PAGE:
On my trip to Bali late last year, I picked up a bundle of a few dozen vanilla beans for about $5 USD. If you’ve ever dropped a Hamilton on a jar holding a lonesome vanilla bean, you can probably imagine how excited I was about my find. Delighted with the luxury of being able to use an entire bean without thinking about cost, I’ve been scrapping the seeds into everything from breads to soups to jam. It wasn’t until I went to bake a cake when I realized that the sticky seeds don’t want to disperse evenly unless you really give them a good whisk; and we all know what happens when you overmix cake batter!
That’s when it occurred to me that this was probably the reason vanilla extract was invented. Palm firmly planted on forehead, I headed straight to the closest liquor shop to pick up some hooch to extract the essence from the shiny black beans. Standing, among rows upon rows of bottles, I couldn’t decide what liquor I wanted to entrust my treasured vanilla to. “Everyone knows vanilla extract is made with Bourbon” I thought to myself. “But wouldn’t vodka produce a more pure extract?” “…and what about rum! Surely something made from sugar cane would go well with the sweet floral notes of vanilla.”
Before I knew it, I’d loaded my basket with over $70 worth of premium booze, resolving to test which one produced the best vanilla extract. As I headed to the cashier, I noticed a rack of mini bottles of liquor (you know, the kind they serve on airplanes, and that they overcharge you for in the minibar of a hotel). Given how little I bake, nearly 2 liters of vanilla extract seemed like an awful lot to make, especially given that I’d never done this before.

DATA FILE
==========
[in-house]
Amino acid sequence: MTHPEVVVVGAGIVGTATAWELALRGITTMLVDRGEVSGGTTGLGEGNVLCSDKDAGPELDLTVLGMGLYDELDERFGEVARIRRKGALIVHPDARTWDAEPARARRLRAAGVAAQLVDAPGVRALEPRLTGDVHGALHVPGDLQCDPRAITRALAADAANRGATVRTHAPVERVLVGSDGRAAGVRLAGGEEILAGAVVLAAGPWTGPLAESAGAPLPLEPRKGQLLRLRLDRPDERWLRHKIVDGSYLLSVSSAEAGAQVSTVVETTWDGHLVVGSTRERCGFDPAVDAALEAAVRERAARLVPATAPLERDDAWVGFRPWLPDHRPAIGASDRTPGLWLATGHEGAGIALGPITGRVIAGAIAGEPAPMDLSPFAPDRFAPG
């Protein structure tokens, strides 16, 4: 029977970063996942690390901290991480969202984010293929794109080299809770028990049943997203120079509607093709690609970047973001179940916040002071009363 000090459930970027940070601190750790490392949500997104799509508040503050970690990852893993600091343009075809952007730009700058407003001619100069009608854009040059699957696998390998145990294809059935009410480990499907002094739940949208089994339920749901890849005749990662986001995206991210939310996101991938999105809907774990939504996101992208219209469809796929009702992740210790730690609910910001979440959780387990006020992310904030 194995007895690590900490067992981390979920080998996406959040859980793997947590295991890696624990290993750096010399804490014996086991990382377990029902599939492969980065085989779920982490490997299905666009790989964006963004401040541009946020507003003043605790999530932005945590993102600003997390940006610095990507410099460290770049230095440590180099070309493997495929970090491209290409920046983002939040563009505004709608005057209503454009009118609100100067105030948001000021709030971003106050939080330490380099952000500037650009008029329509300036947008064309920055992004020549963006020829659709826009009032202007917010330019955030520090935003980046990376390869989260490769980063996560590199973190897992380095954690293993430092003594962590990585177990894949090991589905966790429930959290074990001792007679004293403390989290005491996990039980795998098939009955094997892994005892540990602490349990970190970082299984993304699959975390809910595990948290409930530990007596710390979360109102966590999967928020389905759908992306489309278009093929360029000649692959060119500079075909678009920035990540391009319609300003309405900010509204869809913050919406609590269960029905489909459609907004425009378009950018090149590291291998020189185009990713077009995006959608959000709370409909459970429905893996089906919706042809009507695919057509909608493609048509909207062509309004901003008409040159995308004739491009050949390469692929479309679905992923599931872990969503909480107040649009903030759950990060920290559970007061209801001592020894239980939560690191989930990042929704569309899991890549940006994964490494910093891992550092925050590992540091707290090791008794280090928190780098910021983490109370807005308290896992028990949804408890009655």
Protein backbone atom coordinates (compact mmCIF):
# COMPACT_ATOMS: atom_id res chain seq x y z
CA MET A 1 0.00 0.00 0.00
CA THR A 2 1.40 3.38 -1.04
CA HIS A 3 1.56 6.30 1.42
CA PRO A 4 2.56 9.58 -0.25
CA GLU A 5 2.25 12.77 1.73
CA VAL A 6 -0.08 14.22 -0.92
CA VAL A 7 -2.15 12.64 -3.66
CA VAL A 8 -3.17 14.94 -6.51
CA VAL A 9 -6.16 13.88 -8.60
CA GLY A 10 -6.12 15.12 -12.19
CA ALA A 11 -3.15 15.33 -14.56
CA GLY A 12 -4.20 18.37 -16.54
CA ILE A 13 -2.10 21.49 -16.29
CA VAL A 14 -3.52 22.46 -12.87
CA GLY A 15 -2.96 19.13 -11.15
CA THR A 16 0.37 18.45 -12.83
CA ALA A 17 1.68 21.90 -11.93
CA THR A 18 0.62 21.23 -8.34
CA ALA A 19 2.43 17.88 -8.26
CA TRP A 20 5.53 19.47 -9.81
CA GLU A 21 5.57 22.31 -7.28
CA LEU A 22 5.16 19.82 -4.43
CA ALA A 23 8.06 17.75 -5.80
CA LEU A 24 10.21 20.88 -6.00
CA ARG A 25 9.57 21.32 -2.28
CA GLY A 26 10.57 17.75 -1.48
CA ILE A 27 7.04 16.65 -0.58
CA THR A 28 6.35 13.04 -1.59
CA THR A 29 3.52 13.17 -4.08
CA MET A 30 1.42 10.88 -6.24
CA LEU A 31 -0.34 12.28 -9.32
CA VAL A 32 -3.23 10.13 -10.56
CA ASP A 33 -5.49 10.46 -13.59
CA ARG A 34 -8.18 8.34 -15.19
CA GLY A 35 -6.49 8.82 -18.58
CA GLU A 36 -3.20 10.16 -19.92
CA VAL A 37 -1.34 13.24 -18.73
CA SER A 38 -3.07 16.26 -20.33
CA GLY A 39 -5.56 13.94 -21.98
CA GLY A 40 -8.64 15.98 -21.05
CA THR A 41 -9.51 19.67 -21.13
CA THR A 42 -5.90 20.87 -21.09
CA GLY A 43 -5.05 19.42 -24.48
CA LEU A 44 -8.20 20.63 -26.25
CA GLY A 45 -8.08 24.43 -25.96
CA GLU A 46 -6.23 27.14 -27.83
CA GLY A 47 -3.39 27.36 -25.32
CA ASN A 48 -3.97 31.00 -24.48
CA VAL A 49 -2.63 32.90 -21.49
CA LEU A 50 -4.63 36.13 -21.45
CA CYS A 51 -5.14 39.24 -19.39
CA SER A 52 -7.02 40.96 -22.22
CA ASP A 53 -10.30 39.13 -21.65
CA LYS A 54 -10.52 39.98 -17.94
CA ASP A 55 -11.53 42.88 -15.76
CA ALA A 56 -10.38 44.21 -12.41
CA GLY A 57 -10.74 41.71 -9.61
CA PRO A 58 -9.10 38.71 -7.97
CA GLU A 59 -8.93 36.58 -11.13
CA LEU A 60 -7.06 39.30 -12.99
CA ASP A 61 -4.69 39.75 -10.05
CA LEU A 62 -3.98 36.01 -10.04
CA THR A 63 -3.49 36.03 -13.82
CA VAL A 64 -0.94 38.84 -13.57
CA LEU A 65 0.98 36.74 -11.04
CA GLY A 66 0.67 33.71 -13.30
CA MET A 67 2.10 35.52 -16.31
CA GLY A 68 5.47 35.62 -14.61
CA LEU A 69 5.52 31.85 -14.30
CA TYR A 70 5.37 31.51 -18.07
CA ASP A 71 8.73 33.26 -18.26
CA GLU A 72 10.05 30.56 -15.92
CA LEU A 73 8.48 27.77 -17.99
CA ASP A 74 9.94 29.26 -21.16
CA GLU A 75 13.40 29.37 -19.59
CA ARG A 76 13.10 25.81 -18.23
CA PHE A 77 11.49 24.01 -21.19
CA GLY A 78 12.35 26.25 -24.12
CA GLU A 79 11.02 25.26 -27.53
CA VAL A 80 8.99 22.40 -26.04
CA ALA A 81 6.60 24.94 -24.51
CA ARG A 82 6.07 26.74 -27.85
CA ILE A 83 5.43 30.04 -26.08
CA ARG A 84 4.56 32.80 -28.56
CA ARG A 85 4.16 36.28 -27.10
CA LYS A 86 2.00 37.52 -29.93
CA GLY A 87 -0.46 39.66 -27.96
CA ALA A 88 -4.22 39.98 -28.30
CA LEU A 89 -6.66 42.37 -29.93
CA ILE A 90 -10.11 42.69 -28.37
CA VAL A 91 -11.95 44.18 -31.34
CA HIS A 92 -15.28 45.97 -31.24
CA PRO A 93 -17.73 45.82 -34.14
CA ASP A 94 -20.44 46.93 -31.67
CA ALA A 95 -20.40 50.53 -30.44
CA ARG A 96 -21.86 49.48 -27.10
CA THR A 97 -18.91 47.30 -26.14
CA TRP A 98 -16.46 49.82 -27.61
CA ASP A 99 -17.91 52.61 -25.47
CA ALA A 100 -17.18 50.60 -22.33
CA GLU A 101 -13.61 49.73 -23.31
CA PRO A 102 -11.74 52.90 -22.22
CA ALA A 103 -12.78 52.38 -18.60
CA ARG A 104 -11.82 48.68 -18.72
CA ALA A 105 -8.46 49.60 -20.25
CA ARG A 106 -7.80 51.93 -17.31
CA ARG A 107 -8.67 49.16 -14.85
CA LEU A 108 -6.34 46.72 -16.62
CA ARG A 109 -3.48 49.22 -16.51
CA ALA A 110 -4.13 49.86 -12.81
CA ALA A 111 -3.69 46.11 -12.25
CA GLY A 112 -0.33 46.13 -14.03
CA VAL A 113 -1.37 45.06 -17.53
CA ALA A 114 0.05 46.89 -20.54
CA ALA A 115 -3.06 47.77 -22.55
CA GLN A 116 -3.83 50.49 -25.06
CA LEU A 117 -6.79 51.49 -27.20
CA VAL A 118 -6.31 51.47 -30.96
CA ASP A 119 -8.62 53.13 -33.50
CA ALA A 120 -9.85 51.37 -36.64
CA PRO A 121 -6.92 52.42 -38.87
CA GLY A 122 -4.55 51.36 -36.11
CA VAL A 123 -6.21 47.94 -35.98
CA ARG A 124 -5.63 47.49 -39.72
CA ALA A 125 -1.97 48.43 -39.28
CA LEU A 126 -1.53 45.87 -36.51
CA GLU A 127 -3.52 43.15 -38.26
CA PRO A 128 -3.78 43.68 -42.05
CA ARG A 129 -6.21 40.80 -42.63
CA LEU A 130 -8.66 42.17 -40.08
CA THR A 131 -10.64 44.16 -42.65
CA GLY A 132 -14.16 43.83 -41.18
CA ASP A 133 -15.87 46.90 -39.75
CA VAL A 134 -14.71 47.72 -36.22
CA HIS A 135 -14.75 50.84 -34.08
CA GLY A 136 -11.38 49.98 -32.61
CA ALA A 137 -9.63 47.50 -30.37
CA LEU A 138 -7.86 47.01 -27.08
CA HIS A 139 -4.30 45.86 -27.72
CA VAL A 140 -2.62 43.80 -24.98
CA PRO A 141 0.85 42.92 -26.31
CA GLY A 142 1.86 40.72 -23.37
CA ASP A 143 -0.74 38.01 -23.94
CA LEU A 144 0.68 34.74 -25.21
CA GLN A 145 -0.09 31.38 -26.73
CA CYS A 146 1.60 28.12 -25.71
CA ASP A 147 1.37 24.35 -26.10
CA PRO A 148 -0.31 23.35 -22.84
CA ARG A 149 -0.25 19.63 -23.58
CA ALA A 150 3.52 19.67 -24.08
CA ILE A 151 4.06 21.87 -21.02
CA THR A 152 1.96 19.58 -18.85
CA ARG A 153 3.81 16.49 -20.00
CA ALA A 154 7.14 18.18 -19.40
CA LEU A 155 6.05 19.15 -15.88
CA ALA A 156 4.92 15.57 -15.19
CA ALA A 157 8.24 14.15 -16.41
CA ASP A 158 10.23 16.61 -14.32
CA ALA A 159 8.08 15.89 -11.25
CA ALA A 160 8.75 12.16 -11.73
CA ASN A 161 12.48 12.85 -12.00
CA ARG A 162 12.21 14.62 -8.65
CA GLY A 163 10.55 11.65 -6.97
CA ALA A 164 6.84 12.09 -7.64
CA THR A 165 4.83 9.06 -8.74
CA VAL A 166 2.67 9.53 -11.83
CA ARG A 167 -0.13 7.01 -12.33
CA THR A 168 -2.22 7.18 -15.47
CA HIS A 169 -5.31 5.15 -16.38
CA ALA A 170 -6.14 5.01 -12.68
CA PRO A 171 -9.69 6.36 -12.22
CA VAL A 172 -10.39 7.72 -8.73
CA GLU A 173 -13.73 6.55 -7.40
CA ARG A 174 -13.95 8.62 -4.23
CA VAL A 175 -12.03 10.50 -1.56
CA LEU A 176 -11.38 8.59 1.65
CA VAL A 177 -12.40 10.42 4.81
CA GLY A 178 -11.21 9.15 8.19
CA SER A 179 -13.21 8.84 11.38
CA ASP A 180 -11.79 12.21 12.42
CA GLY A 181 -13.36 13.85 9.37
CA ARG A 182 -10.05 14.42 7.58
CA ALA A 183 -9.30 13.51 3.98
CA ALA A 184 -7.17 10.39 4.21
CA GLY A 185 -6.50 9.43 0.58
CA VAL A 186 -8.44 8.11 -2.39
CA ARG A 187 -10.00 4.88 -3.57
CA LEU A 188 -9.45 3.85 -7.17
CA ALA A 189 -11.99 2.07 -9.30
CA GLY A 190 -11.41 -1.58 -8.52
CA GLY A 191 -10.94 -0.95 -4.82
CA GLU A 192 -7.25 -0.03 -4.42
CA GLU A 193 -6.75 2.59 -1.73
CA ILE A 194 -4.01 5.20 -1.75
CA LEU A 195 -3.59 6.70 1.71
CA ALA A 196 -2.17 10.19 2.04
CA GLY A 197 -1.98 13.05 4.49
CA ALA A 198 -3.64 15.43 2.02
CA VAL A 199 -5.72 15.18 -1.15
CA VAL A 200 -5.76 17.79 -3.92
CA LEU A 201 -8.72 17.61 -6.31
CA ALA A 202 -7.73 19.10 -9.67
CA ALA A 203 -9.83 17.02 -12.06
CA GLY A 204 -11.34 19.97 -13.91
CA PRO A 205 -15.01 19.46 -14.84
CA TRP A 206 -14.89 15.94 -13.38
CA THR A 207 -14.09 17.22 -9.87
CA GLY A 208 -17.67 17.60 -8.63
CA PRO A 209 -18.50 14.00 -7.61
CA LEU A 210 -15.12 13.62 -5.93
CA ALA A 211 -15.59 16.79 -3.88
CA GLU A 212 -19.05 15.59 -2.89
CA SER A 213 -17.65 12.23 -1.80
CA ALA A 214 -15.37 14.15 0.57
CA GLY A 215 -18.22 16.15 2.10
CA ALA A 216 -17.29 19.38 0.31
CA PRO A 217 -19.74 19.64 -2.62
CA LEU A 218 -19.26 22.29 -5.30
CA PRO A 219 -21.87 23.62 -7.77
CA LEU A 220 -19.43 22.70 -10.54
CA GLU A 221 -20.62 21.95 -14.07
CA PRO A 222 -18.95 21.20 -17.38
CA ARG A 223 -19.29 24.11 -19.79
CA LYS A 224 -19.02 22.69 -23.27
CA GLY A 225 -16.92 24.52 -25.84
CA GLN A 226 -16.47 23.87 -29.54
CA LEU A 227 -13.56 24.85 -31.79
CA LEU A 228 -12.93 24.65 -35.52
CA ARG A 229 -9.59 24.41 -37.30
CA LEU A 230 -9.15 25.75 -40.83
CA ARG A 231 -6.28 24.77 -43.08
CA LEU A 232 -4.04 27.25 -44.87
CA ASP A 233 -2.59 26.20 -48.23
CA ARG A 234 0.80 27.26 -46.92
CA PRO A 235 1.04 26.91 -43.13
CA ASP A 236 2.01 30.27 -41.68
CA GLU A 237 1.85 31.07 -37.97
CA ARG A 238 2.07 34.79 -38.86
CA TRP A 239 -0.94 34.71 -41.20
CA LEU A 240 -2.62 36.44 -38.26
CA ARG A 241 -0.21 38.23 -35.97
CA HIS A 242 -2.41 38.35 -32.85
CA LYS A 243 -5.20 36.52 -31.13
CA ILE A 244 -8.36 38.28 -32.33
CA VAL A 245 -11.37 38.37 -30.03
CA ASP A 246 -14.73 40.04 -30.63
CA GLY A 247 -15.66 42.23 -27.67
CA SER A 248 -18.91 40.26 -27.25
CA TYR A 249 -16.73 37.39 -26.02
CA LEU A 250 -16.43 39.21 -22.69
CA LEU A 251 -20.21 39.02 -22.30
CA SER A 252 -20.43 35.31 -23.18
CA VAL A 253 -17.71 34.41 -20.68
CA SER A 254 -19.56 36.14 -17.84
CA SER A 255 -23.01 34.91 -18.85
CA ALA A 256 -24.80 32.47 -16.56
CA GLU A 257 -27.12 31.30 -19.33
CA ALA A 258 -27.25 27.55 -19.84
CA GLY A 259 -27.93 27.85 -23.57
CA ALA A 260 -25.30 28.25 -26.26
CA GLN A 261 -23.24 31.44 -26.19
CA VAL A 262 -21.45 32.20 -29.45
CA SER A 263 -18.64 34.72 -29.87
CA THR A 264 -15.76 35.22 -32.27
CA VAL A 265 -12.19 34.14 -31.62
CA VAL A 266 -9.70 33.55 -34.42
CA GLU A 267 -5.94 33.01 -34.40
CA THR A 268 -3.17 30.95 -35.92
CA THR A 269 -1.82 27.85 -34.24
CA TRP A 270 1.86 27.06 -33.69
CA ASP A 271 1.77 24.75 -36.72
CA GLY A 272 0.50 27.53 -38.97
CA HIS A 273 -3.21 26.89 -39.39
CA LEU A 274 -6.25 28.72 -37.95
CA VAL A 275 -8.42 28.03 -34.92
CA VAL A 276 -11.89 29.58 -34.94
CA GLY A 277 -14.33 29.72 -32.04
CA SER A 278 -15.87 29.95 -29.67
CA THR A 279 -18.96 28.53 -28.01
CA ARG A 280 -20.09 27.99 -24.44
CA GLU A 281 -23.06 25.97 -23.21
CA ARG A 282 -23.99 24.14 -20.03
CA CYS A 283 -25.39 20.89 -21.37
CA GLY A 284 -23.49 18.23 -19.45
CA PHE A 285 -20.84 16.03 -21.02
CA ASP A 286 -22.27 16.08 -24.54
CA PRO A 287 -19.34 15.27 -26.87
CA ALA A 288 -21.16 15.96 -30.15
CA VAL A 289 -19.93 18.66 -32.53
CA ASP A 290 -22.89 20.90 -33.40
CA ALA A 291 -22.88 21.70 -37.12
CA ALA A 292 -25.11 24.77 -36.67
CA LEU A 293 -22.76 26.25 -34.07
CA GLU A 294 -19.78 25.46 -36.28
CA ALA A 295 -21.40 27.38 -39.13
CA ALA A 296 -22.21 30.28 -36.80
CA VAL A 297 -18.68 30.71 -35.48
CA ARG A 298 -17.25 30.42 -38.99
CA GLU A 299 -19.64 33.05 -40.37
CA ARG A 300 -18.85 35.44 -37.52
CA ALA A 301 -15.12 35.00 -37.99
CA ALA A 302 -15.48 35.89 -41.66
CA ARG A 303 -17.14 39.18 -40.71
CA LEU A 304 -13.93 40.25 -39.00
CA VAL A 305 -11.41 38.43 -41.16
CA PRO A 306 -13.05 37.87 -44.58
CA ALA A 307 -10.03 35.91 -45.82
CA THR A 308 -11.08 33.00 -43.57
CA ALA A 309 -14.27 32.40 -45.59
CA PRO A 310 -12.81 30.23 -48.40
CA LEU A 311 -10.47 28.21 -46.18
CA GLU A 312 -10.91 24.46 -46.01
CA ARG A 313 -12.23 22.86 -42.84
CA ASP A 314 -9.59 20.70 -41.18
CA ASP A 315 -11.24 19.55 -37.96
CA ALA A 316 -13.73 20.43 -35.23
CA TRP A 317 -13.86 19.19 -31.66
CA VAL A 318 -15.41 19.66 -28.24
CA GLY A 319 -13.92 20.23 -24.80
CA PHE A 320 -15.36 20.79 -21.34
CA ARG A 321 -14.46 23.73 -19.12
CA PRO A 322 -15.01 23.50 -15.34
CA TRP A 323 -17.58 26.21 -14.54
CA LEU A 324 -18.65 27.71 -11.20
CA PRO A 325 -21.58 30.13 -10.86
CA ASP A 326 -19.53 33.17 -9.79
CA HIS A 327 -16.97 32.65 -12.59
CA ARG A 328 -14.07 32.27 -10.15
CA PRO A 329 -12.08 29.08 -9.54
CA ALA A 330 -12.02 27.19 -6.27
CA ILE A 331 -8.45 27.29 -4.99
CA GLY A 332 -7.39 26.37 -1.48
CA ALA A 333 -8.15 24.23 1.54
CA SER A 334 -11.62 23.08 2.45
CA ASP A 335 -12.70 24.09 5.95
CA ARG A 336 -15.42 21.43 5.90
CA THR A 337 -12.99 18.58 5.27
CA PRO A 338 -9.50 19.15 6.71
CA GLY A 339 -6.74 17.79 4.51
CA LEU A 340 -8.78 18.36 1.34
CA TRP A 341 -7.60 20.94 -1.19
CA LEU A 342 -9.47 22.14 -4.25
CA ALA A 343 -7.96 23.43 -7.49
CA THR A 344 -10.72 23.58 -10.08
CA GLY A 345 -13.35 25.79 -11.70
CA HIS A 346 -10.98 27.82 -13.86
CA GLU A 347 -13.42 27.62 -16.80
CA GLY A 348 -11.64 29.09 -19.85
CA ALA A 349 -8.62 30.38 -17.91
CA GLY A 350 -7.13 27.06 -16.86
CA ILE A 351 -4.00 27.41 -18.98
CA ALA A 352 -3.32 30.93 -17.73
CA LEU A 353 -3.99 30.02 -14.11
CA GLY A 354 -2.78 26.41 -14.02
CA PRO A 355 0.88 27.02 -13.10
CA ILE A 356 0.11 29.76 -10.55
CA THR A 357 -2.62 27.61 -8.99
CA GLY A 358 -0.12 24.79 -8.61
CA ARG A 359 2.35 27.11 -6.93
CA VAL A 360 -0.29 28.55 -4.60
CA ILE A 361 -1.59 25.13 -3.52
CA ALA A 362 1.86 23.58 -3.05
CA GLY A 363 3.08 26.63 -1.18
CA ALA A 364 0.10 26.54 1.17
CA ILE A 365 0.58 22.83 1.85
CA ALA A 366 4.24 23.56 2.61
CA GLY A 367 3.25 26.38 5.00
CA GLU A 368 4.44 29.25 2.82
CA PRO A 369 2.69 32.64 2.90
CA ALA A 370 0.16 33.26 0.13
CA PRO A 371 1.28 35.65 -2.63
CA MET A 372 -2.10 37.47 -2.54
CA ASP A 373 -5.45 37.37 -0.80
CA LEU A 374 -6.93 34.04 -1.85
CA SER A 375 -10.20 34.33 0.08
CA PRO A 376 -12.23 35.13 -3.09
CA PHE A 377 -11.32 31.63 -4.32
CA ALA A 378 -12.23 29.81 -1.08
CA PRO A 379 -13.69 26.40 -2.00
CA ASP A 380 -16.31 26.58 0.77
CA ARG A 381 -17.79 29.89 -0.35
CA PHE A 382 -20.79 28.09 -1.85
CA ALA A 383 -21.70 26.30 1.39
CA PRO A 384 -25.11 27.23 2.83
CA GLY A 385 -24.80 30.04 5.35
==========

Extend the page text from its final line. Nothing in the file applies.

Back went the full-sized bottles and in went mini bottles of bourbon, and vodka. Back at home, I took a swig out of each bottle (just to make sure they were still okay), and split two vanilla beans, putting a whole bean in each bottle. Every day, the color of the liquor got darker, and every day I cracked open the lid to take a sniff. At first, the sharp tang of high-proof alcohol and potent vanilla bean was all I could smell, but over the course of a week, the two aromas merged, mellowing each other out and bringing forth a subtle complexity reminiscent of a fine scotch. As with a scotch though the flavor continues to improve over time, and as you can see in this series of photos, the color goes from a light tan to a ruddy brown.
While the vanilla flavor was more pure in the bottle made with vodka, bourbon and vanilla are more than the sum of their parts. The sweet aroma from the bourbon vanilla made me want to dab a little behind my ears and pour the rest of the bottle over a giant ice cube and sip it.
Next time, I may just go and buy a full size bottle of Bulleit Bourbon and add a handful of beans for drinking, but for cooking, the mini bottles are perfect. Unless you run a bakery, you’ll probably never be using more than a few teaspoons of vanilla extract, and so the mini bottles make it easy to measure out without spilling a precious drop.
By the way, if you’re not going to be in Bali anytime soon, there’s a store on Amazon selling 16 vanilla beans for under $10. I’ve never bought from them so I can’t vouch for their quality, but if someone does buy them, please leave a note in the comments here to tell us how they are.
By June 17, 2012Published:
- Yield: 50 ml
Make homemade vanilla extract using a few vanilla beans and mini-bottles of liquor.
- Split the vanilla bean lengthwise. Remove a bit of booze from the bottle, and stuff both halves of the vanilla bean into the bottle. Close the lid and let the vanilla bean steep for at least one week. Like most things, vanilla extract gets better with age, so make a few bottles!